"Summer of Slack" Top 10
1) Leisure. It's trite but it's true: not having anything to do rocks. Sure, I've been going to work for most of the last couple of months, but having an extra day off every week that I wasn't actually "on vacation" has been a bonusburger. I can honestly say I've promoted more slack this summer than at any time since I was 20 or so. And along with that, I've had plenty of time for...
2) Sleep (The Act). My middle daughter theorizes that the reason my short term memory is so bad is that I lived through an ongoing sleep-deprivation experiment for 20 or 25 years. As she says, "Those short-term memories never got downloaded into long-term memory." Perhaps there's truth in this. Time was when I'd get up at 6am even when I didn't have to. Lately, I've been sleeping until 9 or 10am on days I didn't have to work earlier...unprecedented in my experience. And I'm dreaming more (as I've noted in some earlier posts). I could get used to this shit. Being a relative gentleman of leisure has given me lots of time to explore some favorite musical rabbit holes, such as...
3) Jeff Beck. Idol of my youth, a veritable Zen master of the electric guitar, I got back into _the other_ JB via his live-at-Ronnie-Scott's DVD last year, and was even more floored by his Emotion and Commotion CD this year. These days, the man deals in pure melody and feeling; his technique, while jawdropping, is transparent. Where once he bulldozed his way through the blooze, now he essays Italian opera arias. And I've also been going back and listening to bootlegs of his Truth-era band, my pick for the best rock band in the world in 1968 (MC5 notwithstanding).
4) Joe and the Sonic Dirt From Madagascar. Solo vehicle for my HIO cohort in crime Matt Hickey, I've waxed ecstatic on this blog about his Research and Development: 2006-2009 and A to E Are X, Why, and Z. I've never been in a band whose recordings I liked to listen to as much as I do HIO's; even when I don't like what we're playing, I like that we played it. And while Terry Horn has been more influential on me, I've never played with anyone who recorded stuff that astonished me as much as Hickey's stuff astonishes me.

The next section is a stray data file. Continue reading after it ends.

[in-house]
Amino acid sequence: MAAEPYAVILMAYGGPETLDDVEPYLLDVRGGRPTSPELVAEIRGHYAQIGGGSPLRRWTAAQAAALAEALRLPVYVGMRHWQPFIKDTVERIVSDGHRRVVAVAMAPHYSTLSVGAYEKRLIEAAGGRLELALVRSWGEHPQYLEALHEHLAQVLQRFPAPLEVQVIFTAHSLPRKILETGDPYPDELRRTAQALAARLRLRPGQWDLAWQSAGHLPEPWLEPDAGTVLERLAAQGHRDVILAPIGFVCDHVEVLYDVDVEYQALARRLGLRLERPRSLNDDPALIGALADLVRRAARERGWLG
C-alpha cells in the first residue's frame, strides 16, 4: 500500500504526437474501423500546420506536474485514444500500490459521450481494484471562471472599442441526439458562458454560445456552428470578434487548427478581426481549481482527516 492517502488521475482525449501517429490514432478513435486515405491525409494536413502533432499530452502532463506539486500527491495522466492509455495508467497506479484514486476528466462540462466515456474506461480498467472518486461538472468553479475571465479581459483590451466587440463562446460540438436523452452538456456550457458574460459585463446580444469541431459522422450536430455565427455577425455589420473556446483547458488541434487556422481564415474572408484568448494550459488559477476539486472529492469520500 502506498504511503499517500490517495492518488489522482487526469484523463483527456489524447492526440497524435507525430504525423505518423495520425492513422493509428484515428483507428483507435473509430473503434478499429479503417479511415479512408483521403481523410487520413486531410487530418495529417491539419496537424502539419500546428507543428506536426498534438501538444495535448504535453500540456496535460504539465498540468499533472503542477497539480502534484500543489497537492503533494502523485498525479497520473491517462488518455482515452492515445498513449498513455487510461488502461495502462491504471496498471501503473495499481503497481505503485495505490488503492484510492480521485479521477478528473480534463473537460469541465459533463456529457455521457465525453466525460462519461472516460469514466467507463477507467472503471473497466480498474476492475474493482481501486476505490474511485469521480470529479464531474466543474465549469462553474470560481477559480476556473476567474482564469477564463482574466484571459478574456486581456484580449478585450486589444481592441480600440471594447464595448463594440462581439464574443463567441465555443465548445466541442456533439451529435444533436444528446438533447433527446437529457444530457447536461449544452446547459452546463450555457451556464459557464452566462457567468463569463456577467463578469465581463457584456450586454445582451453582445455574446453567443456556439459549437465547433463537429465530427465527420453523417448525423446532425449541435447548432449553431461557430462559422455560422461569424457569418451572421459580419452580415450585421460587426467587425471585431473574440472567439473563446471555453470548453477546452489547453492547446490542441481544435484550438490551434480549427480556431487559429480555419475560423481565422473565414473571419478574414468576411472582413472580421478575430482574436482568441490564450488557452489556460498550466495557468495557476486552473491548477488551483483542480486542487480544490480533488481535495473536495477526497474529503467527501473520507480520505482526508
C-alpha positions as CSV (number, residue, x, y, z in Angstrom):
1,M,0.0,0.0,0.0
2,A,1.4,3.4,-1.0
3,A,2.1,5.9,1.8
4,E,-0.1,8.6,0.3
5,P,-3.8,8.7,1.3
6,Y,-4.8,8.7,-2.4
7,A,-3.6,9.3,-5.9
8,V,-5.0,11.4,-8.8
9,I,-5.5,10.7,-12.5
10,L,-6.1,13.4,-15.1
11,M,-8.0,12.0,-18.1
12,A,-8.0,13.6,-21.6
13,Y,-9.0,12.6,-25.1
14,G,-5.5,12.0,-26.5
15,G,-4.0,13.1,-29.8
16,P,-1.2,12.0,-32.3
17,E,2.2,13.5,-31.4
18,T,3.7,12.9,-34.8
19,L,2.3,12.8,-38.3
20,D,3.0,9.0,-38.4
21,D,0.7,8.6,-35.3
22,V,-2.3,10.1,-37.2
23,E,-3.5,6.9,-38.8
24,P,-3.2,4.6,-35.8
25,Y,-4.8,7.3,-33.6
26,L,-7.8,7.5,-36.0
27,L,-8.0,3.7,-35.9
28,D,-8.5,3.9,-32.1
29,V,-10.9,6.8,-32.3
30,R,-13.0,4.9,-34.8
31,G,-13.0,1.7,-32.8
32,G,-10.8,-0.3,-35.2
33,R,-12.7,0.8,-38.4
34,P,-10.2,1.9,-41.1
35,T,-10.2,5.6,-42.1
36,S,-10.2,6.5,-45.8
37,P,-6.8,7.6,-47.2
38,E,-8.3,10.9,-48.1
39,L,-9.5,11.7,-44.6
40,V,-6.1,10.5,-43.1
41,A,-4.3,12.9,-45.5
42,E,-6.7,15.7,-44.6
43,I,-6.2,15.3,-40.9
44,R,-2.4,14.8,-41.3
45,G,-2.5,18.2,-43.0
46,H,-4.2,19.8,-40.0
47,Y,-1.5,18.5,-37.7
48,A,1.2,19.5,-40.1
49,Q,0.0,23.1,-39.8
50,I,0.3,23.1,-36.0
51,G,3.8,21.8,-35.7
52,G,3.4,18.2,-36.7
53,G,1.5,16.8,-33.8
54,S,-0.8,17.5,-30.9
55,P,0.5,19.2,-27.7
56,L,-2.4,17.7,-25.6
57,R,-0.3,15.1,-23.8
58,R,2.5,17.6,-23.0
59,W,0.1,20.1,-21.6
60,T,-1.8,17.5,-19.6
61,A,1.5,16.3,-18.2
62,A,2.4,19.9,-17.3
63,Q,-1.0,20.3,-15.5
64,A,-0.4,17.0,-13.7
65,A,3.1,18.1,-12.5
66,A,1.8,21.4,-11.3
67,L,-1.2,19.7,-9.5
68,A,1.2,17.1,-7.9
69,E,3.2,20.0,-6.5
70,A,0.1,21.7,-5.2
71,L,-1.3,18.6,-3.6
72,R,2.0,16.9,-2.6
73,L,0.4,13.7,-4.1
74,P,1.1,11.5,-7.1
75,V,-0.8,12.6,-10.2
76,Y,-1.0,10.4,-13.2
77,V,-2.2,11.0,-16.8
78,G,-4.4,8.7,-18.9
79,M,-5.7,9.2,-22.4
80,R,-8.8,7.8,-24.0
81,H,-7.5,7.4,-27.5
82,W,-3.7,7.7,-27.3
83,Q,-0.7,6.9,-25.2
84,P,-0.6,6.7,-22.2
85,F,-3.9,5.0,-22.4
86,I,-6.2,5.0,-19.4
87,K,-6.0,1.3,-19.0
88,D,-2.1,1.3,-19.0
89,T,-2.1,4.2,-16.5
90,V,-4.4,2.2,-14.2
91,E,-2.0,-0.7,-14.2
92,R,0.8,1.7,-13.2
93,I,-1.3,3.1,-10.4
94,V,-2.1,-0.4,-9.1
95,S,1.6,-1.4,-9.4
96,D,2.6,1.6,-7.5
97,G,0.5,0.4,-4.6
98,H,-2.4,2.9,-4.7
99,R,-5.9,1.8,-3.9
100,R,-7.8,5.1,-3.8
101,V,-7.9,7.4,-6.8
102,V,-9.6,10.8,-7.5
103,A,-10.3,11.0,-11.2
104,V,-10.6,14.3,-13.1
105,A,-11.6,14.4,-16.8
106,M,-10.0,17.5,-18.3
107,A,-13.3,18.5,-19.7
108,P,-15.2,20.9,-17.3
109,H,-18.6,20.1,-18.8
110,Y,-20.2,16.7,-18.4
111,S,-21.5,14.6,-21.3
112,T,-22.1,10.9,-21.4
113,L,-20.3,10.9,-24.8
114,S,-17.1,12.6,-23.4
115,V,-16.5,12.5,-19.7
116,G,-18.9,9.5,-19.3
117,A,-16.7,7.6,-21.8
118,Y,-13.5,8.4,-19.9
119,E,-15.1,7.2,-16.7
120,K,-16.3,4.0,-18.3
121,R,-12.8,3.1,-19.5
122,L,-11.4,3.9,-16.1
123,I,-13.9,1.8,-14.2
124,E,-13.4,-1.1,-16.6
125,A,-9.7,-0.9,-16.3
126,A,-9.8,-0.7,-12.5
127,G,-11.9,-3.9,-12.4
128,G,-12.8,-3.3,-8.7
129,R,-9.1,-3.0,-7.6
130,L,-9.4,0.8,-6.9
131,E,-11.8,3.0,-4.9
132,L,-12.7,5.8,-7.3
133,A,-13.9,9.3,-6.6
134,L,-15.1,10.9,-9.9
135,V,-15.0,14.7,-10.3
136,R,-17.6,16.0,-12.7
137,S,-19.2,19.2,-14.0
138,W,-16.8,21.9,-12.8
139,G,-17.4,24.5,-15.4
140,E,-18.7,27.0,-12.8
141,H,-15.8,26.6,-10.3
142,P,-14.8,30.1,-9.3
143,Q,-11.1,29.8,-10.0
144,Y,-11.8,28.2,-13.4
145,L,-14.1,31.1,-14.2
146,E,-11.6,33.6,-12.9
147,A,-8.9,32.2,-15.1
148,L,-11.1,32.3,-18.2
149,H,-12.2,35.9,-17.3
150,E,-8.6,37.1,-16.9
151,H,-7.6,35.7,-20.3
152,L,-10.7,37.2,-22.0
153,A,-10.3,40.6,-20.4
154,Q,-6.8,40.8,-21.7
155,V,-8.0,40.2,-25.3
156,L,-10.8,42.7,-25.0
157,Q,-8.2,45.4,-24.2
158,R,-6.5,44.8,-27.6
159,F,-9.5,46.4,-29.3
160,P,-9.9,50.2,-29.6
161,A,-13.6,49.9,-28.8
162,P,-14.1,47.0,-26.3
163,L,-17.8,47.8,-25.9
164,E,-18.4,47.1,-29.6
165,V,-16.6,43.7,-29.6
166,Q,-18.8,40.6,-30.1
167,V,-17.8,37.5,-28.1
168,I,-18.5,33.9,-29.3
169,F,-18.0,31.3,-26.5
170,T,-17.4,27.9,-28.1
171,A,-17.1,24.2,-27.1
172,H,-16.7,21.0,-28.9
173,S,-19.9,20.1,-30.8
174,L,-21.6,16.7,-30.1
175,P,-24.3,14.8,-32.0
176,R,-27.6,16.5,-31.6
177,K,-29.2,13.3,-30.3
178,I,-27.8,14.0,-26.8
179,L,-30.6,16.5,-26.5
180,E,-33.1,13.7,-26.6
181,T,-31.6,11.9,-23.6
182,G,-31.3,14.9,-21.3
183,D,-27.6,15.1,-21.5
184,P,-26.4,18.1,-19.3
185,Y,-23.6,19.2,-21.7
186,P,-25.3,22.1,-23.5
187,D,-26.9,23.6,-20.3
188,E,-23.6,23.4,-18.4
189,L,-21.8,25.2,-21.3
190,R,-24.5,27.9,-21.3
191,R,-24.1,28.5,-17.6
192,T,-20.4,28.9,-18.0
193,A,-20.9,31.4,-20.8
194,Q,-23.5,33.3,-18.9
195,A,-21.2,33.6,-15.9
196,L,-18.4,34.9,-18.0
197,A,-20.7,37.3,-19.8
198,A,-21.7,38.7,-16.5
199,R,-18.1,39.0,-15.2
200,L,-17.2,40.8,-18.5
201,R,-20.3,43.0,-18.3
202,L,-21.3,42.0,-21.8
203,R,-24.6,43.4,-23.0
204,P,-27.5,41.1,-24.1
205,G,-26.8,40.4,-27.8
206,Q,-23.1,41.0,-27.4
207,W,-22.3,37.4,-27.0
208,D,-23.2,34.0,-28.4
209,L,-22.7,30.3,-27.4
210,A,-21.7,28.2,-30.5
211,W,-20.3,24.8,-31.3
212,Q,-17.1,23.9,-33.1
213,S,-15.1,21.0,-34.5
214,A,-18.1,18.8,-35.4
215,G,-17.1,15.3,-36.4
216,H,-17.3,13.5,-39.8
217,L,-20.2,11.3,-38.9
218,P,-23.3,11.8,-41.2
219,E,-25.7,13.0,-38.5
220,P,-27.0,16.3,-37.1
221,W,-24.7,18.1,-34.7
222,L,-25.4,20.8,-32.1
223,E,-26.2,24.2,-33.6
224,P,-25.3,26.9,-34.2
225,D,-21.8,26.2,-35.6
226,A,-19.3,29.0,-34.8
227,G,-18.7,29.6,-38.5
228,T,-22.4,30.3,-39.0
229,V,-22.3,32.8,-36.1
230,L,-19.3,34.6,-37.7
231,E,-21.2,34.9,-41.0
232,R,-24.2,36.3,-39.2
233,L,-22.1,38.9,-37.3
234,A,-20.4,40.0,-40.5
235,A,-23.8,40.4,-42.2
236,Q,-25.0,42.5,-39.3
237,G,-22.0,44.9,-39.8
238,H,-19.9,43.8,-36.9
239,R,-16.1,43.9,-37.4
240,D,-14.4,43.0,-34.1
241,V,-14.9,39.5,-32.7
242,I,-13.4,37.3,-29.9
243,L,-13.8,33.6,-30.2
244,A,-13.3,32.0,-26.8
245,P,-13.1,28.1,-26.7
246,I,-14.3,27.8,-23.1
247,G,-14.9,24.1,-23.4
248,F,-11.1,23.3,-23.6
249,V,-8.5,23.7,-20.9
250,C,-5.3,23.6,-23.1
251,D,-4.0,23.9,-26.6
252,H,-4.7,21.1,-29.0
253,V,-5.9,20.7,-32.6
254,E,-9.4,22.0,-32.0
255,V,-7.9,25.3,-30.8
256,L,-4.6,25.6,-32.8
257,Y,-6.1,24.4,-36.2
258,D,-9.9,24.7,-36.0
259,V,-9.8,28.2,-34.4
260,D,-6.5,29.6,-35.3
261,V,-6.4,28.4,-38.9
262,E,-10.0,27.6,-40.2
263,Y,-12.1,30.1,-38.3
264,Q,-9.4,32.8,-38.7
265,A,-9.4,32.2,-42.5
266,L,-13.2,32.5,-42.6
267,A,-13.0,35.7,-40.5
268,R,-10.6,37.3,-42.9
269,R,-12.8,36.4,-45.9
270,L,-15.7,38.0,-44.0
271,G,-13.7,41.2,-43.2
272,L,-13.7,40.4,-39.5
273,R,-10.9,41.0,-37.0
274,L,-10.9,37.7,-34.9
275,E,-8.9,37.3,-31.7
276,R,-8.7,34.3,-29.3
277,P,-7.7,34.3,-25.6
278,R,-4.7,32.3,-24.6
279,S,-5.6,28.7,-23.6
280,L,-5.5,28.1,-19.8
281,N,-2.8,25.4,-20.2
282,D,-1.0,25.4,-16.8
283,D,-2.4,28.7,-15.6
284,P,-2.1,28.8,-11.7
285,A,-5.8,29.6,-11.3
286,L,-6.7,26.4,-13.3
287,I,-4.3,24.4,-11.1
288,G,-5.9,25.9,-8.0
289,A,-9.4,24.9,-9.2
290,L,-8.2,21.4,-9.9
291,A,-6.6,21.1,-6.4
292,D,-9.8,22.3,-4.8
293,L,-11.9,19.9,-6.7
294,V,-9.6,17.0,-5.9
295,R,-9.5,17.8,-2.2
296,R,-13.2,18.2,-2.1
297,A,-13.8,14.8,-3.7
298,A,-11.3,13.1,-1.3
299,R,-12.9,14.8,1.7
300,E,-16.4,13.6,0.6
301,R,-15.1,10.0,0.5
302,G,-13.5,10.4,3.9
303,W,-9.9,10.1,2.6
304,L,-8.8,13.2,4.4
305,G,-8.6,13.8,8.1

5) Pretty Things. Getting the new Ugly Things mag (which, this time around, includes Laurent Bigot's in-depth e-mail int with the Nervebreakers) always catches me up with the newest Pretty Things developments, which this time included a deluxe reish of their 1970 album Parachute, once which always played second fiddle in my personal cosmology to their '68 psych masterpiece S.F. Sorrow. As fortune would have it, I was able to score a '70s double LP reish of both albums from Doc's, and spent an inordinate amount of time this summer getting up close and personal with Parachute. Big Mike Richardson accused me of hipsterism for saying I dig the Pretties more than the Stones and the 'oo, but there it is. I like what I like.
6) The Kinks. Speaking of the new Ugly Things, this time around, they've run Jon Savage's unedited interviews with Ray Davies, which he conducted in support of an '84 Kinks tome that I haven't read. Which of course sent me back to my Kinks kollektion (on vinyl of course) of goodies from Face to Face through The Great Lost Kinks Album. Is there a better song than "Strangers" from Lola vs. Powerman? I think not. But "God's Children" from Percy via The Kink Kronikles comes close.
7) Miles, Ornette, Cecil: Jazz Beyond Jazz. Howard Mandel's tome on the three most significant jazzmen of their time takes a more personal and idiosyncratic approach than most of his other scrawl. Mandel's the only jazz scribe besides Francis Davis that I've read with regularity since Hentoff moved on to First Amendment issues and Gary Giddins folded his "Weather Bird" tent. I think O.C. and C.T. both have legitimate claims to being the greatest musos of their time, bar none. Luckily, while were in Princeton, I was able to score a nice stack of Ornette vinyl, including Dancing In Your Head and Of Human Feelings, and after reading Mandel's book, I found a copy of Cecil's Burning Poles vid from the '80s (his dreadlocks-and-Tony-Oxley phase) online for less than I thought I'd have to pay.
8) Frank Zappa. Sure, he made more than his share of shit music (as a means to finance the stuff he really cared about). And his stuff was derivative of, well, all those people that he listed in the liners to Freak Out! But the whole "Beefheart was the _real_ avant-gardist" thesis seems spurious in light of the fact that all of Don's stuff was through-composed, with the help of _significant others_ (Messrs. French and Harkleroad), while FZ followed his own muse wherever it took him, from Varese/doo-wop pastiche to aleatoric improv. Hearing his conductions, as documented on Weasels Ripped My Flesh and in the Baby Snakes film, prepared me for Don Cherry, Harry Partch, and ultimately, HIO. Lather and You Are What You Is remain undervalued masterpieces.
9) Flicks. I'll admit it: I don't like hanging around in bars much anymore. I don't feel like I'm missing something if I don't go out. This means that I generally only go out to shows when I'm playing, and I only go to bars when I'm having drinkie-talkie with HIO. I prefer sitting at home with a book or a crossword and a cat in my lap. Or a flick. We've watched a shit-ton of them this summer. We're old fashioned. We don't like movies with lots of things that blow up, much graphic violence, CGI F/X, or shock horror. We prefer flicks with interesting characters and realistic situations. And evenings with like-minded friends. I just ordered us a DVD of Mary and Max after my sweetie watched it with Laura while Darrin and I were talking music, 'puters, and families last night.
10) Spending Time With My Sweetie. I'm a lucky asshole. Really.